A small business with a big goal to bring back well-made traditional kueh, Peranakan Khek is a tiny store operating in the Jalan Besar area. While the shop stocks kueh and cakes daily, the selection is limited. To avoid disappointment, pre-order the goodies 2-3 days in advance by checking out its online menu. Some of the favourites include kueh salat ($2 a slice), ang ku kueh ($2.20), kueh bingka ubi ($2 a slice) and kueh dadar which perfectly celebrates the holy trinity of coconut, gula melaka (palm sugar) and pandan – all important ingredients in any local dessert.
If you're craving for some local kueh, you can always depend on a Bengawan Solo store for supplies. With locations all over the island and a huge selection of reasonably priced kueh, it's no wonder why they have been in the kueh business for so long. Take your pick from kueh salat, lapis sagu, kueh dadar, kueh ambon, getuk ubi and more, it's kueh heaven.
While you'll find a small but satisfactory range of kueh – both sweet and savoury – at this little shop in Jurong, what they do best is the most iconic Singapore kueh, ang ku kueh. Shaped like a tortoise shell with intricate markings, it's hard not to notice the colourful kueh on display. On top of the classic flavours like peanut, red bean and green bean, it gets creative as well with fillings like durian, coconut, sweet corn, coffee, green tea and more. Best part? Each piece costs $1 or less.
This Peranakan confectionery serves up multi-coloured kuehs such as the rainbow lapis and Pink Fairy, a pastel pink coconut cream atop an azuki bean layer. But hone into the kueh salat ($1.50) – it makes for a rich bite as the creamy kaya custard on top melds with the glutinous rice below. In true Nyonya style, the rice is coloured blue by the blue pea flower, which also lends it a faint fragrance.
Go crazy with the selection of old-school Nyonya kueh and traditional treats at Tiong Bahru Gallicier. From ondeh-ondeh (glutinous rice balls with gula melaka filling) to lemper udang (a savoury sticky rice roll filled with spicy dried shrimp), you can also add on to the basket with classic pandan cake, assorted chiffon cakes, tarts, cookies and pastries.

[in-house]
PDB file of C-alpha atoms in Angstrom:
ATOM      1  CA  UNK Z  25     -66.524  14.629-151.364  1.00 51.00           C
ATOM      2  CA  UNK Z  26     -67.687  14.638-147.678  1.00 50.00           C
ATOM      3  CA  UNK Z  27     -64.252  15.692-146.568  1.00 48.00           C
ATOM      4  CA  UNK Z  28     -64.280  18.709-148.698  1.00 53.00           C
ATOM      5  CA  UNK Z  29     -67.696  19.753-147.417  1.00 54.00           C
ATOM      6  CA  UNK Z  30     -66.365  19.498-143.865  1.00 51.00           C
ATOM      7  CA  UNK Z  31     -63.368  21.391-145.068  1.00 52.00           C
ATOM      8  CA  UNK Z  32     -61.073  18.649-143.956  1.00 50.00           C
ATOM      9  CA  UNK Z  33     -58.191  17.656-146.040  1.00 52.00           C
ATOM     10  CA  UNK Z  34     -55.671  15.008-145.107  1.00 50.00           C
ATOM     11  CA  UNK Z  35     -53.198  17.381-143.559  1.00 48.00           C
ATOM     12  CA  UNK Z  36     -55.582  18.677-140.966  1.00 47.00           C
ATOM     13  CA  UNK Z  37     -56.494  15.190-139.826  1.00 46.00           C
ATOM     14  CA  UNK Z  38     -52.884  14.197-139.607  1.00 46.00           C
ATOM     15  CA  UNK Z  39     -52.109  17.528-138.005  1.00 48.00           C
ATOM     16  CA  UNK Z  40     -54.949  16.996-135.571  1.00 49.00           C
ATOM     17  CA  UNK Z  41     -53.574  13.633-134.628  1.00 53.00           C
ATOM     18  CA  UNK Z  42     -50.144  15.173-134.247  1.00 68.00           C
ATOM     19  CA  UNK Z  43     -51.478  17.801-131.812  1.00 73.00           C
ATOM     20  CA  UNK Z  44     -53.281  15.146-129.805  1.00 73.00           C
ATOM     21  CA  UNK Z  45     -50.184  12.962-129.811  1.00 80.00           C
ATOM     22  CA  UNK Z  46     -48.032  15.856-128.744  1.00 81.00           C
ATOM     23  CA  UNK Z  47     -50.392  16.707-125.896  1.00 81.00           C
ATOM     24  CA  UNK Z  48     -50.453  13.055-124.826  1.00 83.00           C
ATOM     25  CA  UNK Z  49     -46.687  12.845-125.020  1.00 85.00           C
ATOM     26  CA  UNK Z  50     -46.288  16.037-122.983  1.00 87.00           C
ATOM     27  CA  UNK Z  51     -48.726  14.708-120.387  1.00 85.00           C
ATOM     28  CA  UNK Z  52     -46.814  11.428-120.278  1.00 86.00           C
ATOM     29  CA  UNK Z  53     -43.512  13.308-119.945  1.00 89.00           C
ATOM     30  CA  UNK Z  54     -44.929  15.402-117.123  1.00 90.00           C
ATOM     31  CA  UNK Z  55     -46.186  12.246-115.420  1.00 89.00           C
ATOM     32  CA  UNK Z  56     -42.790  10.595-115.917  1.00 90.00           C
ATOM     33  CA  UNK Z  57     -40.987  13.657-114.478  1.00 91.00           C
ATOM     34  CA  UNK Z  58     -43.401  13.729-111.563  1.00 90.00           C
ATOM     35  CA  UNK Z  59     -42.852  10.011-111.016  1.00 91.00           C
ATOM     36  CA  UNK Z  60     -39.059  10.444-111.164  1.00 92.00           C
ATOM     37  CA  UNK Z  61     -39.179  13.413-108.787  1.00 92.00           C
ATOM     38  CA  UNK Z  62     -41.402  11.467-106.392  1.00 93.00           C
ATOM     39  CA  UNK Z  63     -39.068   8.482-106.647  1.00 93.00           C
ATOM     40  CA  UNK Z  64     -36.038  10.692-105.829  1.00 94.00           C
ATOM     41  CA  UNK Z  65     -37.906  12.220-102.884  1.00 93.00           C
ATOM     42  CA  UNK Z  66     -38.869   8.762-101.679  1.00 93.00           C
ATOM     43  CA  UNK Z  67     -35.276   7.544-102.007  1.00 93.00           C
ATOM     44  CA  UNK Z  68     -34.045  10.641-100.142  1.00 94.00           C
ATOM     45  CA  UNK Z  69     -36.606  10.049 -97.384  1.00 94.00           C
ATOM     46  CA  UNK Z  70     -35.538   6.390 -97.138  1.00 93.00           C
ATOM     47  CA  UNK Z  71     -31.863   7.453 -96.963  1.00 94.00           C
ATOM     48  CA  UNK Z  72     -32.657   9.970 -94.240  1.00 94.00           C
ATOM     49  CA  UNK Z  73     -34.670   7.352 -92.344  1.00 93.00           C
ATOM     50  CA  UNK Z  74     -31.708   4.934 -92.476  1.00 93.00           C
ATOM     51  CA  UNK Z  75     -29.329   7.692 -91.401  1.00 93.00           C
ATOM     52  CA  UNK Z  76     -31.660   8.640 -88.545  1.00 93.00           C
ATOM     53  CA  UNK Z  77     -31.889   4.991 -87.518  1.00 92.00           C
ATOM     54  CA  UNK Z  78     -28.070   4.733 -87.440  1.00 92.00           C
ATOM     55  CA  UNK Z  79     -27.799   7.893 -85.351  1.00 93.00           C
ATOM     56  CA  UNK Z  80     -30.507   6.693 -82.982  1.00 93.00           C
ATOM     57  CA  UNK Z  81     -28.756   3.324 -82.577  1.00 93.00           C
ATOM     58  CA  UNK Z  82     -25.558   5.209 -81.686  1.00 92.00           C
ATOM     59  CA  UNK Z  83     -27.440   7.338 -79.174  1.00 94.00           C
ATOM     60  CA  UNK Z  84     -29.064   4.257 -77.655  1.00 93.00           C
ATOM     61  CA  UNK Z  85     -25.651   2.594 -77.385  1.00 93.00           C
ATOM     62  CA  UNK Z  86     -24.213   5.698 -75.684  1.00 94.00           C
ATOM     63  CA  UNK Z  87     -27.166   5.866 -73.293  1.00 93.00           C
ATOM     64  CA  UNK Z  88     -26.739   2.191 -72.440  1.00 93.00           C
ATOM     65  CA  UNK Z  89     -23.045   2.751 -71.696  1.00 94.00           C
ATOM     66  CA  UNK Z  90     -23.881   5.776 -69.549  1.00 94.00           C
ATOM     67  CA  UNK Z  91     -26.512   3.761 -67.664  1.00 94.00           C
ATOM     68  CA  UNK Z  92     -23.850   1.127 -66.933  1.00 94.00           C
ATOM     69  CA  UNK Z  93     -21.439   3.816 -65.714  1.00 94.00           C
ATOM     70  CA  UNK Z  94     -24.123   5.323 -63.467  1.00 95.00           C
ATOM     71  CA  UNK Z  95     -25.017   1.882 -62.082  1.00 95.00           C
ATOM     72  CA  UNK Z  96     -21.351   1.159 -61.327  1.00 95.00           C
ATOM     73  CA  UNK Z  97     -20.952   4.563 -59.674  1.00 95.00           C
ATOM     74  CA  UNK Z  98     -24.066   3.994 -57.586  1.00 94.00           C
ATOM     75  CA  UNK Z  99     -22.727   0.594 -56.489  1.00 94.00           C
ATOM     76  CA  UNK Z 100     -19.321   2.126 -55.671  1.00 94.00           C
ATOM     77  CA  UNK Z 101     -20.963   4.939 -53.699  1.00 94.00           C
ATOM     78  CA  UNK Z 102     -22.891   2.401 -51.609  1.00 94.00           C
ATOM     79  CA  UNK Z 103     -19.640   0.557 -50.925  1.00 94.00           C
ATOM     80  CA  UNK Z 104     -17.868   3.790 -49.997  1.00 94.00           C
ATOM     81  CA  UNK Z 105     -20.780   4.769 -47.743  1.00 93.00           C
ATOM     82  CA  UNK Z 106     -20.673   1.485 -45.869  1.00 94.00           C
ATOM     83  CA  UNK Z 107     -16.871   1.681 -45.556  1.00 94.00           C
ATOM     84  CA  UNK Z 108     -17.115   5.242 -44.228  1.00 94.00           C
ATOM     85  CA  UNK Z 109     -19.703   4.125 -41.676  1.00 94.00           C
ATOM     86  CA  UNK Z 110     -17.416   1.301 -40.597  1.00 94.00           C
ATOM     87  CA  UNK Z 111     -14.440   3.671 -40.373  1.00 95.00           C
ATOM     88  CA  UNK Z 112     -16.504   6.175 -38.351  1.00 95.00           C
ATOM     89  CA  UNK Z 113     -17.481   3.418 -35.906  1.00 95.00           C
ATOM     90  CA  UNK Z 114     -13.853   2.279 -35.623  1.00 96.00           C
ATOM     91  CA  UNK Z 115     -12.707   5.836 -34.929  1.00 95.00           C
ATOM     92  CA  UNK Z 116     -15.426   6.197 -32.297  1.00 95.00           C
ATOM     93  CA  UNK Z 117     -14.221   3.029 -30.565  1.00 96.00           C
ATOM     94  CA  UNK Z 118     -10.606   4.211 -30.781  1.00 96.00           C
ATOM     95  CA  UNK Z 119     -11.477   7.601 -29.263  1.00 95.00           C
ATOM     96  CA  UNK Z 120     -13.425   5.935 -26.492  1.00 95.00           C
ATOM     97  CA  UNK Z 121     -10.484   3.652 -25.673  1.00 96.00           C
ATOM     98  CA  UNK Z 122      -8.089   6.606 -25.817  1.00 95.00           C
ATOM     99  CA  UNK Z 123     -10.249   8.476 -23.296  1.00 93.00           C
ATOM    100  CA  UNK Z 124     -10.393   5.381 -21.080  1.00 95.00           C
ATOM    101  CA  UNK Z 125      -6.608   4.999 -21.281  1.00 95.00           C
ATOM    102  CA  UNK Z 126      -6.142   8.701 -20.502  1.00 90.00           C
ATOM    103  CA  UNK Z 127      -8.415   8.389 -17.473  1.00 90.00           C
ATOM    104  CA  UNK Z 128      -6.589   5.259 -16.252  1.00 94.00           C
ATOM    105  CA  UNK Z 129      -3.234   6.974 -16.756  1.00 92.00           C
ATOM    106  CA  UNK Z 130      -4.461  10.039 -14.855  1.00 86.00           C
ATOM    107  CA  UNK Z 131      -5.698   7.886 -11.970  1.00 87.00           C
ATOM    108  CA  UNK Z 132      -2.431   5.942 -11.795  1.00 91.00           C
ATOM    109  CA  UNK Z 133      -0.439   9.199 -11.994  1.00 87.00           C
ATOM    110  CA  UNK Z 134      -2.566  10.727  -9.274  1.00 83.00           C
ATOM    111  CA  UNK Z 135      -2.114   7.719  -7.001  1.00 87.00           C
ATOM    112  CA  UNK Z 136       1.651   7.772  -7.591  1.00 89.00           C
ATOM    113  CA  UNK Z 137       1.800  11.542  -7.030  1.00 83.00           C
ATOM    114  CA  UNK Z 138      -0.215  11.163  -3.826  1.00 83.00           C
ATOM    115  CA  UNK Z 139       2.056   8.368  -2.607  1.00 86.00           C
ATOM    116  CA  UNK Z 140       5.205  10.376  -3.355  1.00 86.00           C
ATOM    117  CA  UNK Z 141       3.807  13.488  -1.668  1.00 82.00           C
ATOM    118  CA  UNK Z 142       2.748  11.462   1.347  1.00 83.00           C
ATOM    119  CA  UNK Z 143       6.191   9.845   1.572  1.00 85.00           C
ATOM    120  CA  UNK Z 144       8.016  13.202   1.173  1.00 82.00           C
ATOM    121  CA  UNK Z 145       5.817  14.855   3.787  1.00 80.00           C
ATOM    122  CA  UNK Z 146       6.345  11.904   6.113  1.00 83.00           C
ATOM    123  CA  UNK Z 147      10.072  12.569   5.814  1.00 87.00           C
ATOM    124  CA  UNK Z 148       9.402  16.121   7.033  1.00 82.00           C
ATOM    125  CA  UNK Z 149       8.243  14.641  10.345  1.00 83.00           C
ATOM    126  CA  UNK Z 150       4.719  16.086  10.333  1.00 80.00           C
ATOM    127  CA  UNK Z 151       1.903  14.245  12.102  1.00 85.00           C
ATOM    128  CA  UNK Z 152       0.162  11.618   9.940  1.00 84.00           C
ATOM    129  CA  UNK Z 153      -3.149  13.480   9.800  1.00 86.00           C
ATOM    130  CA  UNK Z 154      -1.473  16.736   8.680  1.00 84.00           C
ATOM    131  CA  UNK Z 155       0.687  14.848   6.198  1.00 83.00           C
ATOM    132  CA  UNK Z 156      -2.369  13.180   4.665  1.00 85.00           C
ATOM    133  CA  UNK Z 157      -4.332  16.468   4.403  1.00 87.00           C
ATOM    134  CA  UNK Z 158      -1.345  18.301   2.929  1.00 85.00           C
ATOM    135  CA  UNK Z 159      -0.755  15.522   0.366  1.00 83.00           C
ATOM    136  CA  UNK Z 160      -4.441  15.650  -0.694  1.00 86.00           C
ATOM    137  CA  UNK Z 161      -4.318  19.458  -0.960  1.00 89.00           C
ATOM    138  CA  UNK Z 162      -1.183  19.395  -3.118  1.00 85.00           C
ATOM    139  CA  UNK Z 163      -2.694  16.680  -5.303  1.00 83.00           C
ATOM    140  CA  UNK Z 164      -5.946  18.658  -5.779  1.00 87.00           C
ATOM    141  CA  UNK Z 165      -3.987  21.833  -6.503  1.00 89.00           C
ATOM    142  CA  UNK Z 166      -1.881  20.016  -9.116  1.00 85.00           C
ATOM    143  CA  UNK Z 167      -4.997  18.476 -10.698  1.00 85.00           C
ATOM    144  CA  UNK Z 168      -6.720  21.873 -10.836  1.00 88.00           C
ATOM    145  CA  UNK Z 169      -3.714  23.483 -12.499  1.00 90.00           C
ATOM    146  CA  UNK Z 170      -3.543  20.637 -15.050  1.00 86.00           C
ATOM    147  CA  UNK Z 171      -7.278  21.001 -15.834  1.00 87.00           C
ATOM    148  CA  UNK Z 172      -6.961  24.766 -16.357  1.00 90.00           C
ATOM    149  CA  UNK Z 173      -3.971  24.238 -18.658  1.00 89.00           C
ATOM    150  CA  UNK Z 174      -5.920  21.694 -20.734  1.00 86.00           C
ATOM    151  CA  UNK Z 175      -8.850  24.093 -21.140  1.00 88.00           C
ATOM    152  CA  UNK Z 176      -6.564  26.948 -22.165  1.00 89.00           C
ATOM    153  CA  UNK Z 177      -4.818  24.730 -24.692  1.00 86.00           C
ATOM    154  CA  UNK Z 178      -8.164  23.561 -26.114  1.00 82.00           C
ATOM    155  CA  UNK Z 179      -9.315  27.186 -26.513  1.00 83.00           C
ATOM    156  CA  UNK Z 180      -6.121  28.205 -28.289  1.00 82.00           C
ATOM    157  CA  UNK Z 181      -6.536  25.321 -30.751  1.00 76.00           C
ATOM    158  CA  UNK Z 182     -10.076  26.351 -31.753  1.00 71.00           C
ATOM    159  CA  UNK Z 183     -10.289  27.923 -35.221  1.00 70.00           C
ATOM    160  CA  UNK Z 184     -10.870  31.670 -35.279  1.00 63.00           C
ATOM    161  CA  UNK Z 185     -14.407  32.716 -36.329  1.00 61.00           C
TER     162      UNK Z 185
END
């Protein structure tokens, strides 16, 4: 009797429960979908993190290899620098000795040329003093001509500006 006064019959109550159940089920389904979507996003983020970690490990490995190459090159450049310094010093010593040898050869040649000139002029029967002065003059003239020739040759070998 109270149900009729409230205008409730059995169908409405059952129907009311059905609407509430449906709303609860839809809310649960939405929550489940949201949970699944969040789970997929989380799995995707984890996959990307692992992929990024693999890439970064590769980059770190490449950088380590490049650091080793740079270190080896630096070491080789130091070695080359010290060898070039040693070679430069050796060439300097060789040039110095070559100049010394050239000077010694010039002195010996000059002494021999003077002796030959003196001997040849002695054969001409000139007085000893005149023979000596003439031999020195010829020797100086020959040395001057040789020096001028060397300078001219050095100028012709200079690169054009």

Keeping it old-school, Ji Xiang Confectionary has been making tradional handmade ang ku kueh since 1988. Stick to the classics like peanut and salted bean filling for only 70 cents a piece. For bolder flavours, definitly go with the exotic flavours such as durian.
Though this bakery cafe may not be the first place you look when going on a kueh hunt, the super-sized kueh salat cake ($5/slice, $60/whole cake) is worth making the trip to Paragon for. Made with fresh coconut milk, butterfly pea extract and pandan juice, it's a definite standout in the bakery. Go on, buy the whole cake.
Founded by a group of middle-aged uncles who want to reach out to the younger generation and increase their awareness of Singapore’s roots, Chong Wen Ge promises a café experience steeped in heritage. Keeping true to its Peranakan roots, you'll find a delightful range of colourful Nyonya kueh like ondeh-ondeh, kueh salat, ang ku kueh, kueh dadar and more on display.